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A quick review of travel guidebooks reveals an interesting dichotomy in how Rome is described. On the one hand, you have words like “timeless,” “fascinating,” “magical,” and “romantic” – and on the other you will find “chaotic,” “overwhelming,” “sprawling,” and even “brutal.” How can one city inspire such seemingly polar opposite descriptions?

Or are they really opposites?

Rome is all of those things and more, an incredible city with a few hard edges. All it takes is a little preparation to tilt your visit more toward the amazing side than the frustrating one.

Italy’s capital city has been an important city – not just for Italy but worldwide – for millennia. Once the epicenter of the vast Roman empire, Rome still contains some of that era’s most important structures as well the historic buildings of the empires that followed. But beyond that, the Eternal City is a bustling and often crazy modern city whose residents live in the shadow of their past without being dwarfed by it. It is precisely this meeting of old and new – with little to no buffer in between – which makes Rome simultaneously enchanting and difficult. It is, however, most people’s entry point into Italy, as most Italy flights from overseas fly into Rome Fiumicino Airport. It’s helpful to do a little research in advance to ease your time here.

Quick links to Rome travel resources:

Where to Stay in Rome

There is no shortage of places to stay in Rome, but as you might expect, the closer you are to one of the big attractions the more you’re going to end up paying for your room.

On the flip side, if you’re more focused on saving money, there are clusters of cheap hotels and hostels that are further from the main sights – but because Rome is so spread out, you’ll want to make sure you’re comfortable with the Rome transportation system (buses and subway) so you don’t completely wear yourself out hoofing it all over the city.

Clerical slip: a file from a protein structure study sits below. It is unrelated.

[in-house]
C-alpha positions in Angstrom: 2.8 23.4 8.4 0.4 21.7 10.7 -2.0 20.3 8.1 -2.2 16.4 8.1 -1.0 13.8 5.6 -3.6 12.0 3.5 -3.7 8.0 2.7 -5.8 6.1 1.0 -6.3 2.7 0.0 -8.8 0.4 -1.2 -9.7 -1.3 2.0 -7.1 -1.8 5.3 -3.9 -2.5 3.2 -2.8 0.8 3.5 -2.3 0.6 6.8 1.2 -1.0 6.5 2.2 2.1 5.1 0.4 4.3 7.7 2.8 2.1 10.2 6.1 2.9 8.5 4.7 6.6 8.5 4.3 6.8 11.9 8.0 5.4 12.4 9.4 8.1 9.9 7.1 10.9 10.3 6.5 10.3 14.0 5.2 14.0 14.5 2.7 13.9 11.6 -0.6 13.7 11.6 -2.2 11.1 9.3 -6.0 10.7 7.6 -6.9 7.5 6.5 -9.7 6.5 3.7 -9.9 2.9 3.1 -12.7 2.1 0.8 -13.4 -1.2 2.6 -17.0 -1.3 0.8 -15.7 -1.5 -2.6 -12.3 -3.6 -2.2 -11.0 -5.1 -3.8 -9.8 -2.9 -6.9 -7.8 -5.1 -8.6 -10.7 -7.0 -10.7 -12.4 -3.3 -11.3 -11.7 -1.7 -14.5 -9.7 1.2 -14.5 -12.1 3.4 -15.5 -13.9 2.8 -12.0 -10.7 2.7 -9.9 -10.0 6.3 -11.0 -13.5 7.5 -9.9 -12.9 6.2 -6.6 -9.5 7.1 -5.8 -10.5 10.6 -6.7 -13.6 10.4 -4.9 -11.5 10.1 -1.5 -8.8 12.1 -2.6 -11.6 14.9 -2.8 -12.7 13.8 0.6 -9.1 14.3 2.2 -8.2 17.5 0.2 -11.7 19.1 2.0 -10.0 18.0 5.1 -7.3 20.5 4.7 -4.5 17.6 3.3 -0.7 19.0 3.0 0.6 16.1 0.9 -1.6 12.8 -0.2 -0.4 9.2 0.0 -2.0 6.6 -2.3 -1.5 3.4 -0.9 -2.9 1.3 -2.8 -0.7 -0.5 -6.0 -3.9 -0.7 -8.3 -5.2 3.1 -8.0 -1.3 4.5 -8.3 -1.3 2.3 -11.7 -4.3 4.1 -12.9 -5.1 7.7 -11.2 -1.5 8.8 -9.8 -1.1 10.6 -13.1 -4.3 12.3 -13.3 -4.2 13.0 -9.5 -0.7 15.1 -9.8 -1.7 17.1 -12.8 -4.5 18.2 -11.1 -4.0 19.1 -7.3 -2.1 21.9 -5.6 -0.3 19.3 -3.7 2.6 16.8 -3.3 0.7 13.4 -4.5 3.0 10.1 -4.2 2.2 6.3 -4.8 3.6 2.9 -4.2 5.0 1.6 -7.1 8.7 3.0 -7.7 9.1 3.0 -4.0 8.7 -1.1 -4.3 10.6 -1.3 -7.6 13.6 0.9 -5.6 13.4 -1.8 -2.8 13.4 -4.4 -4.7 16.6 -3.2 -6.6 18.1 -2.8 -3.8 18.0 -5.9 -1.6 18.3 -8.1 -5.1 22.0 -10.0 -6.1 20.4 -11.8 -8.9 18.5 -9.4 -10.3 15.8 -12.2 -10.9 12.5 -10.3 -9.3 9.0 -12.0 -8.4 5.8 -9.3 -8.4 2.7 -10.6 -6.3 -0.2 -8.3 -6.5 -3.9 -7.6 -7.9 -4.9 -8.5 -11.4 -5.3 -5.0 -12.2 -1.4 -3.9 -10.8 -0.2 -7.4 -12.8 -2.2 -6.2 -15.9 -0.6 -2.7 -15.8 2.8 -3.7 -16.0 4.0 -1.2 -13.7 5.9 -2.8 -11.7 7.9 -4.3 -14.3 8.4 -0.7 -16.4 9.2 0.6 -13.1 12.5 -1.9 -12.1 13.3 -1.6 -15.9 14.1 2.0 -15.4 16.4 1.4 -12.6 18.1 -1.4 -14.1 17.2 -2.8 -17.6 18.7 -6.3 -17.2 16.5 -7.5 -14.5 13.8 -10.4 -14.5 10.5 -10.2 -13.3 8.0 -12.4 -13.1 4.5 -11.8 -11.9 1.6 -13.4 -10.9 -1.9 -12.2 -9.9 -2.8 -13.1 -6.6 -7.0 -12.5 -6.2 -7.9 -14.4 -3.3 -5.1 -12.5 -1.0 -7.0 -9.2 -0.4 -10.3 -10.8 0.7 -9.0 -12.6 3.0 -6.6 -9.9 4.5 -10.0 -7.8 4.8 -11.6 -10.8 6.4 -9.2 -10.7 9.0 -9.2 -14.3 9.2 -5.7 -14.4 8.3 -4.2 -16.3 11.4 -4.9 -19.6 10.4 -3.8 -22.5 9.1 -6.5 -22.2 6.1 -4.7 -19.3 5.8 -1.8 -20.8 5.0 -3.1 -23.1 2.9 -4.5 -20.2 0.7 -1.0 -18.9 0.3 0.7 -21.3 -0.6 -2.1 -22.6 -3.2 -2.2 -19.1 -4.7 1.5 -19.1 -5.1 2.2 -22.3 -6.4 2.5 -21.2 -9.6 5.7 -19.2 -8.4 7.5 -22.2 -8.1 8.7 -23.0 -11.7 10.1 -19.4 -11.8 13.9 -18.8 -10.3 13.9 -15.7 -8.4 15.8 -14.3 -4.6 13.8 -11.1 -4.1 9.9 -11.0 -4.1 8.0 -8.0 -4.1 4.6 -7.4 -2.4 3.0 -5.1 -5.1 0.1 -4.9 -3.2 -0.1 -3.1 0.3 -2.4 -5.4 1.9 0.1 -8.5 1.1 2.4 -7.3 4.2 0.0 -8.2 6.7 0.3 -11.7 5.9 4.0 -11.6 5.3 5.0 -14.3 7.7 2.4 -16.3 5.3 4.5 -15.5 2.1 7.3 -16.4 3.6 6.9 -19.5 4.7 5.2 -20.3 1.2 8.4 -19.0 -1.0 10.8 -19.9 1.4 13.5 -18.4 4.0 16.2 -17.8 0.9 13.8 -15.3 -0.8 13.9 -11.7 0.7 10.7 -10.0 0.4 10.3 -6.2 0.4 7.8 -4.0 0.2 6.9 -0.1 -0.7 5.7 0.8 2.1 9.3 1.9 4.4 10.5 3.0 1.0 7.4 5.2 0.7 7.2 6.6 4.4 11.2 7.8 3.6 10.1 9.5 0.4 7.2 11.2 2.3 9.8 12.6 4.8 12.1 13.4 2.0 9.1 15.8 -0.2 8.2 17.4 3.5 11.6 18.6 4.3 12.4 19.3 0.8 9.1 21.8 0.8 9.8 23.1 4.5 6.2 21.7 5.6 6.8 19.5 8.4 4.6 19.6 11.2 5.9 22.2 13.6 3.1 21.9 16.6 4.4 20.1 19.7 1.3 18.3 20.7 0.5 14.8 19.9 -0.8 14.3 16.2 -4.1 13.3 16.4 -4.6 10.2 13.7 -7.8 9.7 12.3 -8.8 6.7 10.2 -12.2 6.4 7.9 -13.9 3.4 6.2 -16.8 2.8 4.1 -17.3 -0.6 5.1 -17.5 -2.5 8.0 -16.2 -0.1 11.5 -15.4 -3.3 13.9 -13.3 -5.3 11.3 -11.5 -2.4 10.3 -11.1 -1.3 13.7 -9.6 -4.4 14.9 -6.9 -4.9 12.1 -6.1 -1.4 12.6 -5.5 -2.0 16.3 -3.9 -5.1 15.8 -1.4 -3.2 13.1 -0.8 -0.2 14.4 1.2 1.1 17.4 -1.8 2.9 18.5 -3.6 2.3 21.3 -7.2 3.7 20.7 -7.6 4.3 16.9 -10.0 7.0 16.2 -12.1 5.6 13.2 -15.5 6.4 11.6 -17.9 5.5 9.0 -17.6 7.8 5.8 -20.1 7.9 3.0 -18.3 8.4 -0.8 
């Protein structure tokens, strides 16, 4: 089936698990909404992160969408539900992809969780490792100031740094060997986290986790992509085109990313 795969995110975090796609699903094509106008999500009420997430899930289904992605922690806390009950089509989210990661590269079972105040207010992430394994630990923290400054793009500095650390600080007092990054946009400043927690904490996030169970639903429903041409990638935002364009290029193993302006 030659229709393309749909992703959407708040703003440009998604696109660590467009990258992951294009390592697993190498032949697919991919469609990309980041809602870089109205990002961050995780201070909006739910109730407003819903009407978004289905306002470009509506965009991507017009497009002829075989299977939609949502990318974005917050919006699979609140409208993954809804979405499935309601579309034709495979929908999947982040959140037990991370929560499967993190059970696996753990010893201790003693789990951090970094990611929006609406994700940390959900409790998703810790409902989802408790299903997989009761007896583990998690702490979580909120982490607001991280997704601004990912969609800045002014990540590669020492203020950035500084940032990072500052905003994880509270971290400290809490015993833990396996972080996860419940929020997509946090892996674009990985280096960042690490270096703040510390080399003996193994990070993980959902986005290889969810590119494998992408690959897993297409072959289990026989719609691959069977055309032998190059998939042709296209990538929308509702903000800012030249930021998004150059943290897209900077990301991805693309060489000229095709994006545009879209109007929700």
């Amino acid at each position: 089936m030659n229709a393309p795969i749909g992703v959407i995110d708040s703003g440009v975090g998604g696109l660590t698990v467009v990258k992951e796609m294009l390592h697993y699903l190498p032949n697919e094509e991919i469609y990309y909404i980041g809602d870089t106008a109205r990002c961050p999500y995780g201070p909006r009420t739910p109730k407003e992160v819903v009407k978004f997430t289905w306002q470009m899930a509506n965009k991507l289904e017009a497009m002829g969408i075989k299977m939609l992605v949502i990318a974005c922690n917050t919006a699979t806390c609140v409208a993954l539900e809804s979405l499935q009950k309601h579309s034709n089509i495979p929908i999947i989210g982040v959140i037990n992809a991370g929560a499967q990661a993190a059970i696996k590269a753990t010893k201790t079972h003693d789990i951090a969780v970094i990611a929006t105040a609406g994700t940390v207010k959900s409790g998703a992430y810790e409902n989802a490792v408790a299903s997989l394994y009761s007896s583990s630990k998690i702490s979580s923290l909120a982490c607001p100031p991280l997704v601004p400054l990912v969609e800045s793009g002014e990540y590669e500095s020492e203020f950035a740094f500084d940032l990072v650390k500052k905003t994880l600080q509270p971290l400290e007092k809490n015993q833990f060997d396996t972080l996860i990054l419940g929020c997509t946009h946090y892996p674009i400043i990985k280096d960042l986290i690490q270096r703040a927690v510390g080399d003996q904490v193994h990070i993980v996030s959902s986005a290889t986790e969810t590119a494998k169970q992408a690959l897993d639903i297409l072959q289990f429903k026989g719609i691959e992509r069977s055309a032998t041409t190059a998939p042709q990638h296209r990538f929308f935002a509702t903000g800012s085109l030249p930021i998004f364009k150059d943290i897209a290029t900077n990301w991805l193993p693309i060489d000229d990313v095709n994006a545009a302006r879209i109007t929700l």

>> Note that there’s a new hotel tax in Rome as of January 2011; learn more about how much you’ll pay and how you can avoid paying the top tax rates.

Quick search for Rome hotels:

Here are some of the articles I’ve written about accommodation in Rome, depending on what you’re looking for:

What To Do in Rome

Rome could feel overwhelming, especially if it is your introduction to Italy, so don’t feel like you need to “conquer” Rome in your first try, and do not feel like you failed if you don’t fall in love with the city right away. Sometimes Rome needs to grow on people.

While there’s more than enough to do and see in this enormous city to last the intrepid traveler easily a week or longer, you might want to limit your first visit to a few days to see the highlights and plan a second visit when you don’t also have to contend with the shock of the city itself. And plan on mastering the Rome transportation system to save your feet from untold wear and tear, too.

>> Here’s my main article about what to do in Rome.

>> On a budget? Don’t forget to keep track of all the free things to do in Rome!

For a brief trip to Rome, the following sights are the main must-see stops: